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I heard that because there are fewer applicants for Physical/Theoretical Chemistry, it is much easier to get into Ph.D programs at top schools (UCB, Havard, Cal Tech, MIT, etc.) Is that right?
Graduate schools ARE easier to get into than medical schools. If you are an American, you will also have an easier time, although I don't have data to back this up. Do note that there are a number of quite excellent chemistry programs at schools you wouldn't necessary think of right off the bat, so do your research. Don't just pick a school because it has a flashy name. Make sure there are faculty members doing things you're interested in before you select a school. Contact those faculty members and send them resumes. Having them interested in you ahead of time can't hurt when it comes to getting into a program.

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How did you guys (graduate students in Physical/theoretical Chemistry) prepare during undergraduate years when undergraduate program does not prepare much knowledge for this field?
I don't really know what this means. My undergraduate program prepared me very well.

If I do have one piece of advice, it is that in your chemistry career, try to learn marketable skills. Theoretical chemistry is great, but there will be far less job opportunities outside of academics than if you have experience in analytical chemistry techniques or other practical areas of chemistry. There are academic researchers out there who have labs that will give you experience in both experimental and theoretical chemistry. I STRONGLY urge you to consider one of those if your primary interest is physical theoretical chemistry. It will keep many doors open for you as you begin to consider careers later in your PhD program. Learn as many instrumental techniques as you can in graduate school. You will be a much more marketable professional if you know how to do ICP-MS, HPLC, GC-MS, and so on. Even if they aren't part of your core interest, I'd still try to learn such skills. Having options when you are close to graduation is never a bad thing.
« Last Edit: May 30, 2015, 08:56:34 AM by Corribus »
What men are poets who can speak of Jupiter if he were like a man, but if he is an immense spinning sphere of methane and ammonia must be silent?  - Richard P. Feynman

Offline kriggy

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I think the woman part is ridiculous. The computational group at my Uni is like 50% women. Its tough choice but I think you should go after the job you want to do. Its your life and will have to deal with the consequences of choosing either of your options. My mum was convincing me to go for med school but I didnt want so I become a chemists and I dont regret it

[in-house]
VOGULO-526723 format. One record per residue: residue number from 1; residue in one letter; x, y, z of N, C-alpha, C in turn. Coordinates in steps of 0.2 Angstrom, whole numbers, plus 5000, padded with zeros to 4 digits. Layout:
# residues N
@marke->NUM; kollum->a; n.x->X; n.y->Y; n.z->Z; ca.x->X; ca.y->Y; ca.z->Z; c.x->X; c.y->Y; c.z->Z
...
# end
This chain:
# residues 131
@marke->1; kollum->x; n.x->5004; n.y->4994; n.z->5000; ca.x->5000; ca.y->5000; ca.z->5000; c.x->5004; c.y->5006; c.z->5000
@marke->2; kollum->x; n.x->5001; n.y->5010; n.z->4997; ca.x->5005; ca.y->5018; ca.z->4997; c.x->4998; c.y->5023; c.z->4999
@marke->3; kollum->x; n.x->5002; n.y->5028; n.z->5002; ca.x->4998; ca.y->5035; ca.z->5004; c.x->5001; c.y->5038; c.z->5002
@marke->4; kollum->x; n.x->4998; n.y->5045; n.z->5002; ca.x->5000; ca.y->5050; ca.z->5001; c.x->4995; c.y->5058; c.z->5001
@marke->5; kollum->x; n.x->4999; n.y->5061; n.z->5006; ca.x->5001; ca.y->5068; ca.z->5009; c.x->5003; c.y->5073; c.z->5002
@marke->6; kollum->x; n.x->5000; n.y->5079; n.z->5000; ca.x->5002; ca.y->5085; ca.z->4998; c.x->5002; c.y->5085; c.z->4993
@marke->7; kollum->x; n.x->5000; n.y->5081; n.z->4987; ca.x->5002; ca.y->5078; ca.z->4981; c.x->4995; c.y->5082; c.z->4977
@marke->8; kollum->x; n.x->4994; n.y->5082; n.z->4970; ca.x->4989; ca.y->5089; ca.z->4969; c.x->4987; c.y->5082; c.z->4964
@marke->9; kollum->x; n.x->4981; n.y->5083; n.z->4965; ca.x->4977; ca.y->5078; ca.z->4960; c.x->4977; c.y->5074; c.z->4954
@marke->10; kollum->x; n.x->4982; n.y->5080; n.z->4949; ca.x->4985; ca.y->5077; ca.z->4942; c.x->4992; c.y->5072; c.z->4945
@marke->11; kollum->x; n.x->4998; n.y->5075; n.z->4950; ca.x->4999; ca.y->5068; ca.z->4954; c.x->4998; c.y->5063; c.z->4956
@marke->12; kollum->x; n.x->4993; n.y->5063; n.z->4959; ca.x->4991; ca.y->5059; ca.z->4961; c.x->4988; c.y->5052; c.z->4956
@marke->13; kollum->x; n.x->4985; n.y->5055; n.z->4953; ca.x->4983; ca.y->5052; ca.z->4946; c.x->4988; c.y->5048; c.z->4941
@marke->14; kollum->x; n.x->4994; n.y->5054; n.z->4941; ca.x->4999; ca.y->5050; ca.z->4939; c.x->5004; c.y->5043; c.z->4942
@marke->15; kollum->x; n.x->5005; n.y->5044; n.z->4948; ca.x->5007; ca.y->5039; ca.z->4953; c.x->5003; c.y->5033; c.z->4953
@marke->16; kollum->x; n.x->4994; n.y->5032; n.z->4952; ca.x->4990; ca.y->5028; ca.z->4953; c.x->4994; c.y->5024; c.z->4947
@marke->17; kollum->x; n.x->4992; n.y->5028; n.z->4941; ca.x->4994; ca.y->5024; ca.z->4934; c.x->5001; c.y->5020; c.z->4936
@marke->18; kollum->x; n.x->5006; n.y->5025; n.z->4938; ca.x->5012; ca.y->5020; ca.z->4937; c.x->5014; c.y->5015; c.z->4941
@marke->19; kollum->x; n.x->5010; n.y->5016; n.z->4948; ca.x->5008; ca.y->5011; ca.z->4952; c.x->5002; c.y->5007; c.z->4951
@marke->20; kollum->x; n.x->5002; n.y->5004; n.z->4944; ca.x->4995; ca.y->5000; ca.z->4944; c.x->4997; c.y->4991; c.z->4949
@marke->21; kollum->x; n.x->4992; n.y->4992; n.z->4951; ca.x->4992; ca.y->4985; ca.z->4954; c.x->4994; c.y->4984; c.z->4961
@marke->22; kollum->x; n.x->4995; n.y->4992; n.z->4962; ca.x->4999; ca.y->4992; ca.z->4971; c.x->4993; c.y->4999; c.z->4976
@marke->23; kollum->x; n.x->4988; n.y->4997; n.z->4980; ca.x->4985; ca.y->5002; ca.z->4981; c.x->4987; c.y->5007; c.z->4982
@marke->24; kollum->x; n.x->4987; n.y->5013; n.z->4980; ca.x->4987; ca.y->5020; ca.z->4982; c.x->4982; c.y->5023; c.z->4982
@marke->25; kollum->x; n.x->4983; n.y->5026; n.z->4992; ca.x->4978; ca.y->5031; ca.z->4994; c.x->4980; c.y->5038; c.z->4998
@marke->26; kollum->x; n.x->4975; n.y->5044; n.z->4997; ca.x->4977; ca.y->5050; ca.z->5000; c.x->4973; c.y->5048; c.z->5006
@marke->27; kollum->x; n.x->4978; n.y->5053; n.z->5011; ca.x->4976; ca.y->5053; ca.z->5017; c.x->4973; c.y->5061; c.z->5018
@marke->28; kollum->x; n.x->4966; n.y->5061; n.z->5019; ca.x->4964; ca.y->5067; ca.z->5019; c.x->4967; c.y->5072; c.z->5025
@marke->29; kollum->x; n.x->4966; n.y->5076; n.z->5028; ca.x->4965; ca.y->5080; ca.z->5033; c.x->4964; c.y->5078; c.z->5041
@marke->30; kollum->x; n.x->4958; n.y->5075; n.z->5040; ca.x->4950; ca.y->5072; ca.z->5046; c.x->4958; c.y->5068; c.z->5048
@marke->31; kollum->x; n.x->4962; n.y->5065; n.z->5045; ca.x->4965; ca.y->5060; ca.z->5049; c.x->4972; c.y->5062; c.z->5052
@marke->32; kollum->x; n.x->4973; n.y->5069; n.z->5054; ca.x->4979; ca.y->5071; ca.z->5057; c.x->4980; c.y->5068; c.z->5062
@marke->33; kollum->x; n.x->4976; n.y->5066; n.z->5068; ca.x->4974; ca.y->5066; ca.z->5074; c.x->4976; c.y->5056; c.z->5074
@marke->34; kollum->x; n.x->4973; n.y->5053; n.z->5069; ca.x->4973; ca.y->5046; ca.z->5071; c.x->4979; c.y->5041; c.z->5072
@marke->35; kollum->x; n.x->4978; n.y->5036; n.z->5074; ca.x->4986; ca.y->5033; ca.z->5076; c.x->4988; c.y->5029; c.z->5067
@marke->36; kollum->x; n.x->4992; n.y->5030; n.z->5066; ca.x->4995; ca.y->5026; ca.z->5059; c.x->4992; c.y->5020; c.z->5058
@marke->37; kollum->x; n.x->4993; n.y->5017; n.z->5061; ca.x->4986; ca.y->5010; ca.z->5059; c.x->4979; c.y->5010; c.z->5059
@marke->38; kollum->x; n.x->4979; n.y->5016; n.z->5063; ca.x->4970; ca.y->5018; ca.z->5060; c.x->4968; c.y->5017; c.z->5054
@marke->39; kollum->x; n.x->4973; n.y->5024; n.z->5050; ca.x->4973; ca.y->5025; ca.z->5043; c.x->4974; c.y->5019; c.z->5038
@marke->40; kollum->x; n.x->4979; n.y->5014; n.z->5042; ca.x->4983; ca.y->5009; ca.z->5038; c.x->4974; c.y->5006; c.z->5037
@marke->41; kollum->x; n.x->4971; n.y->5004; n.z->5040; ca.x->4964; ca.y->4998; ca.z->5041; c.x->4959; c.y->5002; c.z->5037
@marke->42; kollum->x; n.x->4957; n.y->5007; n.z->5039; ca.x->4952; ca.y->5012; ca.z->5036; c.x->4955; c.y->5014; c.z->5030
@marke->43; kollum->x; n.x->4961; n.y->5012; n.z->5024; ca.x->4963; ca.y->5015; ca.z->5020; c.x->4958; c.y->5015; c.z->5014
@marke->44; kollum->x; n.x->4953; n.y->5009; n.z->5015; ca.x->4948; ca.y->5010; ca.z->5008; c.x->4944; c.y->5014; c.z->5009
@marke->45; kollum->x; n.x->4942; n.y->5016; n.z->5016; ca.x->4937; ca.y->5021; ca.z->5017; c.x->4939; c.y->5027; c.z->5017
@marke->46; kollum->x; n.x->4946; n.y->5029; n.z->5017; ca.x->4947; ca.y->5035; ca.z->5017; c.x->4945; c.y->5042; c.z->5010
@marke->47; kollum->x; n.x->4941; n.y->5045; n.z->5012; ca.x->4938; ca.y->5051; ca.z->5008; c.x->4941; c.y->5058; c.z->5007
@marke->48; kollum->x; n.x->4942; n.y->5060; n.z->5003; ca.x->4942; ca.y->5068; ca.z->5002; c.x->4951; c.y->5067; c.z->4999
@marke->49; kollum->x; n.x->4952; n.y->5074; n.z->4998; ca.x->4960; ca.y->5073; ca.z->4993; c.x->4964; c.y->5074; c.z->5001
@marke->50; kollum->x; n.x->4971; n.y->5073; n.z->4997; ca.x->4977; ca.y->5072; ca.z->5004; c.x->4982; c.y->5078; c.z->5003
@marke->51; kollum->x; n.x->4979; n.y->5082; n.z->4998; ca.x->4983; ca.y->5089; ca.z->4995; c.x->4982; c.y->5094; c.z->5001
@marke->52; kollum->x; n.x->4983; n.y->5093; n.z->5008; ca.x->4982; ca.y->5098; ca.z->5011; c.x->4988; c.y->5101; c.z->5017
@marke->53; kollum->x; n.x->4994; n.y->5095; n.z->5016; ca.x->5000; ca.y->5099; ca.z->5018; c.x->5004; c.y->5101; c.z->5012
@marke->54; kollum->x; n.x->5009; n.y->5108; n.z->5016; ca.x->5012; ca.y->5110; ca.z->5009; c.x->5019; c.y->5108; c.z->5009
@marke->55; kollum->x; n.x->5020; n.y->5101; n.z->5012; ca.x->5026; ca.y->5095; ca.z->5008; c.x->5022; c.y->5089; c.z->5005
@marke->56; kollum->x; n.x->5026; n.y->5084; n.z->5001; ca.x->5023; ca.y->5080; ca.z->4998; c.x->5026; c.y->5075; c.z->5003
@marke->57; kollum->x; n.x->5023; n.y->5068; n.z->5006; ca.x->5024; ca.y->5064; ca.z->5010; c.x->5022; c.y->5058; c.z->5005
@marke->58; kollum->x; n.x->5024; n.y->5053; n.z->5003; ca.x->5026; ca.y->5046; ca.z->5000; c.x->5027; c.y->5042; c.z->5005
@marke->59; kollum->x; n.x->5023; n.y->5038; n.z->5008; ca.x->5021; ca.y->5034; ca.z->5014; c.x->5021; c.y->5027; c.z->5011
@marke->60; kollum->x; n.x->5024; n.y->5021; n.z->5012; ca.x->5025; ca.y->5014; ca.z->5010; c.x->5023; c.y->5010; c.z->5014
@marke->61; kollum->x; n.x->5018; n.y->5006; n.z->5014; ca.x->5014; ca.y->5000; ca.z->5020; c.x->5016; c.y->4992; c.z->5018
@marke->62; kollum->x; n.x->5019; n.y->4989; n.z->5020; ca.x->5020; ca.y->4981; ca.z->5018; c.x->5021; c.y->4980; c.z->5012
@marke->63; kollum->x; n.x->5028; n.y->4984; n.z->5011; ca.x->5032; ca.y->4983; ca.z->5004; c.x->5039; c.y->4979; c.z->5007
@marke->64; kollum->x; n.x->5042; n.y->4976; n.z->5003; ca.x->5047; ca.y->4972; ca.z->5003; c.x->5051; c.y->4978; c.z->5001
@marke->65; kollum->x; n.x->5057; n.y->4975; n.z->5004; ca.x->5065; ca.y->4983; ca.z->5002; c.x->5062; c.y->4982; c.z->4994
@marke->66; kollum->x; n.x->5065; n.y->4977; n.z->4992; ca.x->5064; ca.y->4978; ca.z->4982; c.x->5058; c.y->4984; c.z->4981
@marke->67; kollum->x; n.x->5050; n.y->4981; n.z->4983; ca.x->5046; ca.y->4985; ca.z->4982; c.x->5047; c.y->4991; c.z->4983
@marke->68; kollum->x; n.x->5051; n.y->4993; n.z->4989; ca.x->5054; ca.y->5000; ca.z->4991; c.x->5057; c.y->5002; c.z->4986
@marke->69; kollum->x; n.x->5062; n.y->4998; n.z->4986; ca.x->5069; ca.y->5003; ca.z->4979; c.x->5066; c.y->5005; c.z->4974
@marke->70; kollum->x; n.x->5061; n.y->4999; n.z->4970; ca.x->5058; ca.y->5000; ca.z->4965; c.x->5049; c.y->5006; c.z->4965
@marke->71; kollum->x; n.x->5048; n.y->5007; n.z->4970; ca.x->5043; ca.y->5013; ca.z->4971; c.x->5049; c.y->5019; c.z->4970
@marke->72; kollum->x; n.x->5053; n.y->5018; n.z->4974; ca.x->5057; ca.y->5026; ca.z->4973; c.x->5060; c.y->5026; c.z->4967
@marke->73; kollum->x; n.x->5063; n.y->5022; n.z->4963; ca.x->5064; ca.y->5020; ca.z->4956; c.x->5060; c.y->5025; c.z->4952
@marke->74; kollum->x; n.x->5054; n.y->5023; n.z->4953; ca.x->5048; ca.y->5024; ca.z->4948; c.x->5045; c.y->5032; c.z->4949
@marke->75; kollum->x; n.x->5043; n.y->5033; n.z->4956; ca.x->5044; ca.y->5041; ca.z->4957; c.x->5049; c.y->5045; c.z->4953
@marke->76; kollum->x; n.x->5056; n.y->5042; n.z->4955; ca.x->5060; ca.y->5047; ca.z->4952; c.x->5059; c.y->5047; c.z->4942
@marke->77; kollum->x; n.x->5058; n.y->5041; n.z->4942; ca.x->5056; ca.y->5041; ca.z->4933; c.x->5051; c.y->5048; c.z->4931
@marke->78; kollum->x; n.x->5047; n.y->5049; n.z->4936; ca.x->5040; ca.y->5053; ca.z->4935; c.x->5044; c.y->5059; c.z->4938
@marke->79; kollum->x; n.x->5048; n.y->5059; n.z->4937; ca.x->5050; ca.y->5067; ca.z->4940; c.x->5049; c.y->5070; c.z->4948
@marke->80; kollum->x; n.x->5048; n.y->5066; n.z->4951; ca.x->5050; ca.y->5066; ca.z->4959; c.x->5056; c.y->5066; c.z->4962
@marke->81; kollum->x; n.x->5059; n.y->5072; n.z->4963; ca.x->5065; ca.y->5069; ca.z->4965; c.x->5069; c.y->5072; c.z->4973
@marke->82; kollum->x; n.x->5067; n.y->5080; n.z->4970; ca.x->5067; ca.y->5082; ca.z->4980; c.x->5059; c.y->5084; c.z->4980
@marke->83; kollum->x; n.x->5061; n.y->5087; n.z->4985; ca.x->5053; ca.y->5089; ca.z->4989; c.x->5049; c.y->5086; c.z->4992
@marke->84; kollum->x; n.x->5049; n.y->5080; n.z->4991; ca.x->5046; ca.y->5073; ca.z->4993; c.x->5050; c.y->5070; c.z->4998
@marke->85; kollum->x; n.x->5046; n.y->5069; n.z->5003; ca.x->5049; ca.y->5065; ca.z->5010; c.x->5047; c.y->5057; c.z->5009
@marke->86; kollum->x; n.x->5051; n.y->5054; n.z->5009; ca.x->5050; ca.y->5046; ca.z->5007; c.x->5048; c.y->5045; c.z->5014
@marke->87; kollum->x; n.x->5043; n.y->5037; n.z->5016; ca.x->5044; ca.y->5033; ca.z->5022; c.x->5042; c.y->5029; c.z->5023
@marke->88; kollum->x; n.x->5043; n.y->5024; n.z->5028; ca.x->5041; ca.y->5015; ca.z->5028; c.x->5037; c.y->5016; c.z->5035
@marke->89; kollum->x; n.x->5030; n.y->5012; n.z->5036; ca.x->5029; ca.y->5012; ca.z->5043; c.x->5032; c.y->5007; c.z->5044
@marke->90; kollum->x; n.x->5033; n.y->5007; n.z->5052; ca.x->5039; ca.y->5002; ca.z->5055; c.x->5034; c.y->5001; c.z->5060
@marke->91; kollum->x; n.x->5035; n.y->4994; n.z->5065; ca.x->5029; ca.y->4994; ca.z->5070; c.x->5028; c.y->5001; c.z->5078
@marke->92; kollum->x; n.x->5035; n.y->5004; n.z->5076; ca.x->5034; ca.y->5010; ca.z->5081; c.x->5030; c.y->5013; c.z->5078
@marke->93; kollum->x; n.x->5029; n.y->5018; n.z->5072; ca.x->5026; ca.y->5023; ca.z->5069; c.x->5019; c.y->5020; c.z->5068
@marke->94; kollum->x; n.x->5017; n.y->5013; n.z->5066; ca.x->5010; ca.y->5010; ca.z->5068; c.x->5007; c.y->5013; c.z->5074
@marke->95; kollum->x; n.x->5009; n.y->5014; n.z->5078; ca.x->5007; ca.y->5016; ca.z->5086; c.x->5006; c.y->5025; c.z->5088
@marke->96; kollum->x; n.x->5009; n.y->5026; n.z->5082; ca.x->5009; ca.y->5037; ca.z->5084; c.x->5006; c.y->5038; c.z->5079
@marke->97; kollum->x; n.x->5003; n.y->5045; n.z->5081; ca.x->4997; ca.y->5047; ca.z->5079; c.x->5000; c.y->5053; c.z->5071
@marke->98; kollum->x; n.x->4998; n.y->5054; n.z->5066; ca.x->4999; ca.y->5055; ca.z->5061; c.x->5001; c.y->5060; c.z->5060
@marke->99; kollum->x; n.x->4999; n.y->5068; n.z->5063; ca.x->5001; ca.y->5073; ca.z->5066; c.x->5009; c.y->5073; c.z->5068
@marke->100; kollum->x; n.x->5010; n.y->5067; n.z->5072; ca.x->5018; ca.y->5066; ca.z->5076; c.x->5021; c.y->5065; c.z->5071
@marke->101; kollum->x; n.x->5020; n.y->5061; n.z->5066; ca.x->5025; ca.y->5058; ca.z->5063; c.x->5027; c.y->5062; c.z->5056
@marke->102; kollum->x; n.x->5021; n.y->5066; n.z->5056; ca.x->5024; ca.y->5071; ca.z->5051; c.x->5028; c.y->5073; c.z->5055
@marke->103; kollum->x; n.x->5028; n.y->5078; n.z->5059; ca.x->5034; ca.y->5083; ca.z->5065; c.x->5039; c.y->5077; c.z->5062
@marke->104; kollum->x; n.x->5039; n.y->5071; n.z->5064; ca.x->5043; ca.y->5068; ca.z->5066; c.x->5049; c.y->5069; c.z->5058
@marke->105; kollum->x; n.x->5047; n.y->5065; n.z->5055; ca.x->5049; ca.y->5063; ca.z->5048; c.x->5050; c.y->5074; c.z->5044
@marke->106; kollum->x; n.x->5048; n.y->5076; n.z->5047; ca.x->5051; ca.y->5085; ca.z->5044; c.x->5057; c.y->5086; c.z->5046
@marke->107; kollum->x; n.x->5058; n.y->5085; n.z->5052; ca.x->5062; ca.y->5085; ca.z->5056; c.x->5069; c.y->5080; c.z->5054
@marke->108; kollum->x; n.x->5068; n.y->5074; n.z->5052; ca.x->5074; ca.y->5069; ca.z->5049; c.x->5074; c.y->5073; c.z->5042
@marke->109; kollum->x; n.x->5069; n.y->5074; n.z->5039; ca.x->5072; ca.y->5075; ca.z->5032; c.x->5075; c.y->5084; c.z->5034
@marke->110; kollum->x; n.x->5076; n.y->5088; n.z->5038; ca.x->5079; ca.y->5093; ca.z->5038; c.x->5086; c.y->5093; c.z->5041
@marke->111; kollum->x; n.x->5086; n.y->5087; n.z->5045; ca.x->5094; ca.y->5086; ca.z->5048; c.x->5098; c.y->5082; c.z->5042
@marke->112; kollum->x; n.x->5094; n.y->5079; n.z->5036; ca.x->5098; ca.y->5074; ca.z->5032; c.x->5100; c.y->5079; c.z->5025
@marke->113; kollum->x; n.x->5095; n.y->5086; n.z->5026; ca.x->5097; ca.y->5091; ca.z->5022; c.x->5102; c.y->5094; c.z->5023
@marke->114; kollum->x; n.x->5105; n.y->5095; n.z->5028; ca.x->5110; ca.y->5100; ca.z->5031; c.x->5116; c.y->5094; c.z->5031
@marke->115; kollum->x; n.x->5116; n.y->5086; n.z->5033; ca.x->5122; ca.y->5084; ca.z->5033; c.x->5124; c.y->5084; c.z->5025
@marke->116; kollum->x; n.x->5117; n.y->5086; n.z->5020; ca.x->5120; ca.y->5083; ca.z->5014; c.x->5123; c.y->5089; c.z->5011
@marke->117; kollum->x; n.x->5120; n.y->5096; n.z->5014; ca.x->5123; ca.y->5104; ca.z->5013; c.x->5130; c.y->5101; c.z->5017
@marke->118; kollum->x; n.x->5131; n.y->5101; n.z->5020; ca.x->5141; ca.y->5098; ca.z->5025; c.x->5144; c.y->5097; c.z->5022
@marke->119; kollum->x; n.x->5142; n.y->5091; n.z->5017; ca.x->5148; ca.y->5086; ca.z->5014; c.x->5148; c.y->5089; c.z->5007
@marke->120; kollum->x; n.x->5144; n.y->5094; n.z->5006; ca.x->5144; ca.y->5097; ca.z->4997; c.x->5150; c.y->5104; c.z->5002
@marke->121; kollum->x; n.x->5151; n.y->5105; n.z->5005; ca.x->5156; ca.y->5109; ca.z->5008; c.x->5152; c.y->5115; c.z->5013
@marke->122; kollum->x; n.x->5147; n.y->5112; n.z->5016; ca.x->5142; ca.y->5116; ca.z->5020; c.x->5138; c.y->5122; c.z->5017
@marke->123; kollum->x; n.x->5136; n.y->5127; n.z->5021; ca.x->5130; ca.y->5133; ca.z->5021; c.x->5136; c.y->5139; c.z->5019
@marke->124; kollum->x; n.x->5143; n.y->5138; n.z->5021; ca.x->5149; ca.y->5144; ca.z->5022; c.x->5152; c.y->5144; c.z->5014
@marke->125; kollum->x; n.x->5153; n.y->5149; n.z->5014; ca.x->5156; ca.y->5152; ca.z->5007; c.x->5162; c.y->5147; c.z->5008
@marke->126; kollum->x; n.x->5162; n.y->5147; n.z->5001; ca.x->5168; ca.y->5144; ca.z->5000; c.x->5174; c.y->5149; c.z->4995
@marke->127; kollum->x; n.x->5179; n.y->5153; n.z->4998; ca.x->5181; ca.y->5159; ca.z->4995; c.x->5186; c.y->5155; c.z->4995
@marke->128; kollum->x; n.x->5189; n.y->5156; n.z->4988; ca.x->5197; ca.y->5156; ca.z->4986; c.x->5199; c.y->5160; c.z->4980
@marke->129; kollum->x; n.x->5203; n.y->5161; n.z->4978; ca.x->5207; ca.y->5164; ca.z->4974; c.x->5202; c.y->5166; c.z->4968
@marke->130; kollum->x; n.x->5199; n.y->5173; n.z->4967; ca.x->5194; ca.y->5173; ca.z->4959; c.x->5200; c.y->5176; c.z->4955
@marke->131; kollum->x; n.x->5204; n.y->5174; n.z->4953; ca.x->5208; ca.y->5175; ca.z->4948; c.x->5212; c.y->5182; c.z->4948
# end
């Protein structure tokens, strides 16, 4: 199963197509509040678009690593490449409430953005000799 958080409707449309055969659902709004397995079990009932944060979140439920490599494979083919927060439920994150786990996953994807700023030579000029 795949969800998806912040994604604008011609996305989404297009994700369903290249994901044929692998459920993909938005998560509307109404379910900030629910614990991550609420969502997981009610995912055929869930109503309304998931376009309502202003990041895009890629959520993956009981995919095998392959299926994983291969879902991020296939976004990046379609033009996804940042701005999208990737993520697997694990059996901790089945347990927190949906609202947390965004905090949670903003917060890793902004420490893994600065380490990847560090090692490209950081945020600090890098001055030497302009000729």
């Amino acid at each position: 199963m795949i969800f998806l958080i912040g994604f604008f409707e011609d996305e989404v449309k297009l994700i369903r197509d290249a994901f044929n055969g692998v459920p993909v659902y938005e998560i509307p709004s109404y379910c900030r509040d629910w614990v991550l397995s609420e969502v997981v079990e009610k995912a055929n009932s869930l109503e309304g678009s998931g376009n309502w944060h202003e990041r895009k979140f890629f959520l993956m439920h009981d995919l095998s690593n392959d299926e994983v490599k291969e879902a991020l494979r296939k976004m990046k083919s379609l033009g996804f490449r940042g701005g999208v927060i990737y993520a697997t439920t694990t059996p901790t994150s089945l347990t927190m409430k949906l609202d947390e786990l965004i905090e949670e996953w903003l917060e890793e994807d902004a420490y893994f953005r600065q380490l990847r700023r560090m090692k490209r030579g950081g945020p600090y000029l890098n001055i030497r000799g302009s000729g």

Offline Arkcon

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That is an excellent summary for everyone considering the sciences Corribus: -- snacks aren't enough to highlight this importance.  I'm going to set this thread sticky for everyone to see as soon as they arrive.

be7cailay:, when you're confronted with a difficult opinion question like this one, it often pays to ask people to be more quantitative.  How much "better" is a doctor than a PhD chemist?  What criteria is your family using. Did I fall into a crack in time to the 1930's and are you going to hear, "You'll catch a better husband?"  Or something like that?
Hey, I'm not judging.  I just like to shoot straight.  I'm a man of science.

Offline Corribus

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@Arkcon

I am glad you found the post potentially useful to aspiring students. It is a topic that hits home a little bit for me because I experienced some of the same pressures as the opening poster. Having now the benefit of time, and being a parent myself, my view on the issue has matured since I was entering graduate school what seems like eons ago.

In the last few hours I thought about this topic some more. Here are a few additional thoughts on parental pressure that may be useful, not just to aspiring physical chemists, but also to aspiring chemists, aspiring scientists or even just aspiring professionals:

Parents can be useful sources of information, but there are a few things to keep in mind. Parents have different priorities than you do. This can be both a good thing and a bad thing. The good thing is that they understand that priorities are different when you're 40 than they are when they're 20. In this sense, you should take their advice seriously because they have the benefit of wisdom. When I was 22 and entering graduate school, I wasn't thinking about the weighty pressures of careers, family, retirement, home ownership, and so forth, that now press upon me like the atmosphere of Venus! Now I see that some of the things they were concerned about I should have taken more seriously. At the least, I should have done a better job of trying to understand what an important decision I was making and what some of the possible downstream implications of that decision were. It's hard to do that when you're 22 and feel like you have eons of time ahead of you to find your place in the world. But those eons go by quickly and the decision you make now WILL set you on a path that will determine the course of your life. Perhaps not irrevocably, but the current is certainly stronger than I ever would have thought.

On the other hand, your parents can't get inside you and know what makes you tick as a person. They are looking at your decision from the outside. They consider the material part of happiness, but it's impossible for them to incorporate your personality, desires, ambitions, and passions into the complex algorithm that anyone must use when making a decision. When it comes to distinguishing between medical school and graduate school, they look at the physical aspects of a career, not the emotional ones. This means their advice, while valuable, lacks an important aspect of consideration. It also means they won't understand it when you show signs of choosing another path. This is true for any decision you will make, but especially so when it comes to choosing science over medicine.